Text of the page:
Cetacean Society International

Whales Alive! - Vol. IX No. 4 - October 2000

Changes at the Marine Mammal Commission

By William Rossiter, CSI President

The Marine Mammal Commission is a unique entity in the U.S. government. Charged with almost impossible responsibilities, mandated to negotiate and influence, yet always threatened with budget constraints, the Commission acts like an ombudsman for marine mammals. Even under extraordinary pressures the Commission has maintained a positive, objective, disciplined and wise influence on marine mammal affairs. CSI is most grateful for the special people of the Commission; all are characterized by honesty, credibility, openness and accessibility, a standard that has served marine mammals well. We look forward to that relationship continuing even as two wonderful people retire:

John Russell Twiss, Jr., has retired as Executive Director of the Marine Mammal Commission, a position he has held so ably since 1974. His prior experience began at Yale, extended to research in Antarctica, the Southern Ocean, and the International Decade of Ocean Exploration. His achievements during his time with the Commission could fill several pages of this newsletter. Editor, along with Dr. Randall R. Reeves of Conservation and Management of Marine Mammals, Smithsonian Institution Press, 471 pages, 1999, John's lasting accomplishments, awards and medals include Mount Twiss in Antarctica, named in his honor.

Robert J. Hofman, Ph.D., retired in June after having served 25 years as Scientific Program Director of the Marine Mammal Commission. Bob has been a Navy sonar man, a high school science teacher, and a professional scientist. He was a member of the U.S. delegations that negotiated the Convention for the Conservation of Antarctic Marine Living Resources (1978-1981) and the Protocol to the Antarctic Treaty on Environmental Protection (1989-1991), and was the first U.S. representative to the Scientific Committee for the Conservation of Antarctic Marine Living Resources and the Antarctic Treaty Committee for Environmental Protection. His focus has included the Unusual Marine Mammal Mortality Working Group, established to assess catastrophic events, tuna / dolphin issues, several workshops on a broad range of issues, and most recently was the Commission's representative on the Interagency Coordinating Group on Ocean Noise.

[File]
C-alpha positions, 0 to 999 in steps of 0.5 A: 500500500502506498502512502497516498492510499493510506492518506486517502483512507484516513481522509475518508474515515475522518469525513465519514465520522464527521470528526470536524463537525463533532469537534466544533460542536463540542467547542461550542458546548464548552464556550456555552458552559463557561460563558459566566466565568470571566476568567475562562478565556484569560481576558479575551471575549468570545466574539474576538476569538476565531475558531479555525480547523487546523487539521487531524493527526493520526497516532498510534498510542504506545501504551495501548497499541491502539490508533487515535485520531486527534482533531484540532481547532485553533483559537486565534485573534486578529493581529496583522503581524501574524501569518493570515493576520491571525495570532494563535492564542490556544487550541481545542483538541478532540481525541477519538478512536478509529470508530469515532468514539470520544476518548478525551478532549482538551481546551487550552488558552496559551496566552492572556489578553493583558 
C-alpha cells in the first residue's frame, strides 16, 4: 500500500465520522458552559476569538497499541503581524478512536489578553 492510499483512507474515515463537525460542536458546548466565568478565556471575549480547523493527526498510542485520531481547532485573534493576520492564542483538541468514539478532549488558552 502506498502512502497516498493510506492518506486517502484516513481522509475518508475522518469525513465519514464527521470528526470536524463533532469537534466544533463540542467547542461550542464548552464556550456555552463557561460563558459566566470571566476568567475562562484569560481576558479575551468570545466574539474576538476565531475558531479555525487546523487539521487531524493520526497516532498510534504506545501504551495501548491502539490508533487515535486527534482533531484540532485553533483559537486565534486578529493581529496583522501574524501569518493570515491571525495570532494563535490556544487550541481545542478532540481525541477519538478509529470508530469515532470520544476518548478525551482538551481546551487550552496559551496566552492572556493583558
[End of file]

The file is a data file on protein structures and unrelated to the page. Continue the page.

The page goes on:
The new Executive Director of the Marine Mammal Commission is Robert H. Mattlin, Ph.D. In his three years with the Commission Rob has been Deputy Scientific Program Director and more recently Deputy Executive Director. Prior to that, he worked for 13 years as a research scientist for the New Zealand Ministry of Agriculture and Fisheries, and for four years as an independent research contractor in New Zealand. Rob received his Ph.D. from the University of Canterbury, Christchurch NZ, his M.S. from the University of West Florida, Pensacola, and his B.S. from Northern Arizona University, Flagstaff.

Timothy J. Ragen, Ph.D., has just been appointed as the Commission's Scientific Program Director, effective early in November. Tim currently is a resource management specialist with the National Marine Fisheries Service's Alaska Region and has been working in Juneau as the Steller sea lion recovery coordinator. Prior to that, he was with NMFS in Hawaii working on Hawaiian monk seal issues. He has a Ph.D. in oceanography from the University of California in San Diego, his M.A. in physical therapy from Stanford University, and a B.S. in pre-physical therapy from the University of Montana.

For more details on this special U.S. institution contact: Marine Mammal Commission, 4340 East-West Highway, Bethesda, MD 20418 USA, Phone: 301-504-0087, Fax: 301-504-0099.

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